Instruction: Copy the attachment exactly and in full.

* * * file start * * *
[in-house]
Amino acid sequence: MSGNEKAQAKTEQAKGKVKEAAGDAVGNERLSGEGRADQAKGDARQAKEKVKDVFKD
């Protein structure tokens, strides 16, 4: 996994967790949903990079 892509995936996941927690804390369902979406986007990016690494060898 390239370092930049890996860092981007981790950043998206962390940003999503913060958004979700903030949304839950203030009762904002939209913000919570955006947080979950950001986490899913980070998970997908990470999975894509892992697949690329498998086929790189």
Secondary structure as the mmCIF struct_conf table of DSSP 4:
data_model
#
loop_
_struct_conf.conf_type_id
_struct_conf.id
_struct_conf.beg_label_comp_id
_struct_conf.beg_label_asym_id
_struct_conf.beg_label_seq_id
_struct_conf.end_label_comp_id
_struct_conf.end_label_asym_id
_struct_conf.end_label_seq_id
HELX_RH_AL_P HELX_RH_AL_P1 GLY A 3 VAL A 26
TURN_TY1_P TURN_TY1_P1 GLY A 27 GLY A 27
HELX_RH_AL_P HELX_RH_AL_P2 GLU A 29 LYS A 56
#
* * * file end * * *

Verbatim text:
[in-house]
Amino acid sequence: MSGNEKAQAKTEQAKGKVKEAAGDAVGNERLSGEGRADQAKGDARQAKEKVKDVFKD
């Protein structure tokens, strides 16, 4: 996994967790949903990079 892509995936996941927690804390369902979406986007990016690494060898 390239370092930049890996860092981007981790950043998206962390940003999503913060958004979700903030949304839950203030009762904002939209913000919570955006947080979950950001986490899913980070998970997908990470999975894509892992697949690329498998086929790189």
Secondary structure as the mmCIF struct_conf table of DSSP 4:
data_model
#
loop_
_struct_conf.conf_type_id
_struct_conf.id
_struct_conf.beg_label_comp_id
_struct_conf.beg_label_asym_id
_struct_conf.beg_label_seq_id
_struct_conf.end_label_comp_id
_struct_conf.end_label_asym_id
_struct_conf.end_label_seq_id
HELX_RH_AL_P HELX_RH_AL_P1 GLY A 3 VAL A 26
TURN_TY1_P TURN_TY1_P1 GLY A 27 GLY A 27
HELX_RH_AL_P HELX_RH_AL_P2 GLU A 29 LYS A 56
#